Every time someone tells me that I need to take better care of myself, it never fails that I also hear that oxygen mask analogy.
You know, the part in the onboard safety-instruction video where the super-high-cheek-boned flight attendant with gigantic lips tells you to put your own mask on before helping others around you.
Like I haven’t heard that one before. I’m married to a pilot, for God's sake.
It’s not that I don’t appreciate the concern. I certainly don’t want to be the next casualty of motherhood, run over by thousands of little Matchbox car wheels and strangled by my husband’s boxer briefs that can never seem to actually make it into the laundry basket.
But if we’re speaking in cliches, here’s one for you: It’s easier said than done.
I know some people will argue that the second we push out a baby, we go on auto-pilot and our needs become secondary. And on some days when my husband has the incredible ability to drop absolutely anything he’s doing to take a shower, even if it’s right at dinner time or better, five minutes before we have to get somewhere, I’m inclined to believe in the sacrificial mother.
There are about 4,000 other things I would choose to do before showering. And you can bet that if we’re about to eat dinner or leave the house and I’ve only got five minutes to spare, I’m reapplying deodorant, scrubbing my head with dry shampoo and dousing myself in perfume.
Give me seven minutes and I’ll have a new outfit on, too.
I do wonder if it has less to do with this socially perpetuated “motherly instinct” and more to do with my personality: Once a people pleaser, always a people pleaser. And a people pleaser with kids is dangerous. Also, a little dirty, apparently.
As much as I try to put myself in the Top 3 on my list, I’m still probably a close last. Barely.
I’m quite certain that as much as many of us have seen and acknowledge the importance of the whole "take care of yourself first then deal with the kids" concept, our first instinct—moms and dads—would be to put that oxygen mask on our kids.
I don’t know many parents, if any, that would tell their kids to wait for their food so they could finish their meal.
In fact, I can’t even really fathom telling my kids to wait because I needed to go to the bathroom first, even though my post-four-kids bladder is far less stable than my 3-year-old’s.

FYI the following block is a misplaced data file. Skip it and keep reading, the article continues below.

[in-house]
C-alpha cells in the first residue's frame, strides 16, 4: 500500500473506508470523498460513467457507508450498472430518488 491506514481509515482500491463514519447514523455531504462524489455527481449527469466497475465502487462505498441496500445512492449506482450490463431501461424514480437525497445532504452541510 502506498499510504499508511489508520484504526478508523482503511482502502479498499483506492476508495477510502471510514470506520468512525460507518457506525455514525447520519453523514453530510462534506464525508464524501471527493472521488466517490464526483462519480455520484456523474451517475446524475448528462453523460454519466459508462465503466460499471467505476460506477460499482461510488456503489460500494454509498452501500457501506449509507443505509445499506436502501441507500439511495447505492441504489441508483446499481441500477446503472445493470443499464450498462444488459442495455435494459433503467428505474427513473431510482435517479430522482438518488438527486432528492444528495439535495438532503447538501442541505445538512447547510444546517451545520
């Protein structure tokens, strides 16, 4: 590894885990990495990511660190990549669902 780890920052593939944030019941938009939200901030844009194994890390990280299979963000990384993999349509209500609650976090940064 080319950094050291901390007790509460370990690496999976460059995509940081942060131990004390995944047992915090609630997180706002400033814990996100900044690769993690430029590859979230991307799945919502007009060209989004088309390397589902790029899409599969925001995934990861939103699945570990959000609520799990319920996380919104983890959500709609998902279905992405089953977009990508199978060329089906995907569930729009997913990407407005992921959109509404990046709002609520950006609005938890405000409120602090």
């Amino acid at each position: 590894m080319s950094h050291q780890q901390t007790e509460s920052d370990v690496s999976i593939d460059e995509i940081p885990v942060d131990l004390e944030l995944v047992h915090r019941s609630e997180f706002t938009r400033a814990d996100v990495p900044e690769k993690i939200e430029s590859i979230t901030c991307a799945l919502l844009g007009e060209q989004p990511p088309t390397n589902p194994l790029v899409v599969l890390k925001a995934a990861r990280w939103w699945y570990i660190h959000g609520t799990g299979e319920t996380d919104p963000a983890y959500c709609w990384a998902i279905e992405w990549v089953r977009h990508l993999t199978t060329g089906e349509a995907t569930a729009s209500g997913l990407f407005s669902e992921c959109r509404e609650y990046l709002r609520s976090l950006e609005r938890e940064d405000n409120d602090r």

So when I've been run ragged, I rest comfortably in the same dress I wore the day before (but hey, with new shoes and mascara!) knowing that my children have been attended to.
I can get by, treading water. Indeed I won’t necessarily make it across the pool and I look a bit ridiculous, but my head is afloat! And true, sometimes that’s really all that matters. So much of parenting is just plain survival of the fittest. Or in this case, the biggest.
But there comes a time when you’ve got to learn to swim.
I’ve found the realization comes with experience. Having a few years of parenting under your belt quickly makes you realize that your kids don’t need as much as you think. The long-winded bedtime routine you insisted was necessary for your first doesn’t even matter for the second. The third could probably make his own bottle and rock himself to sleep before he could talk.
Suddenly you don’t need to blow on their food and cut it into a thousand little pieces. And if you are still doing that for your older kids, just stop it. Now.
But mostly, you hit a point where you just can’t keep going at the pace you’ve set for yourself, and you realize that there will always be something else that needs to be done. Dishes to wash. Teeny underwear to fold. A ridiculous number of LEGOs to put away.
And you understand that your mental health is more valuable than folding underwear that will just get unfolded two seconds later.
For us people pleasers, it’s often the kids that’ll give you the biggest wake-up call. Like when your 5-year-old asks you why you were eating his peanut butter and jelly crusts for lunch, or that time your 7-year-old complimented you on dressing up ... in jeans and a T-shirt.
So while I can’t say I’ll put my mask on first, I’ll at least pull it down to my lap instead of ignoring it altogether. After all, we’re a team. And our kids need us ready and able to coach. Not passed out on the sidelines, missing the entire game.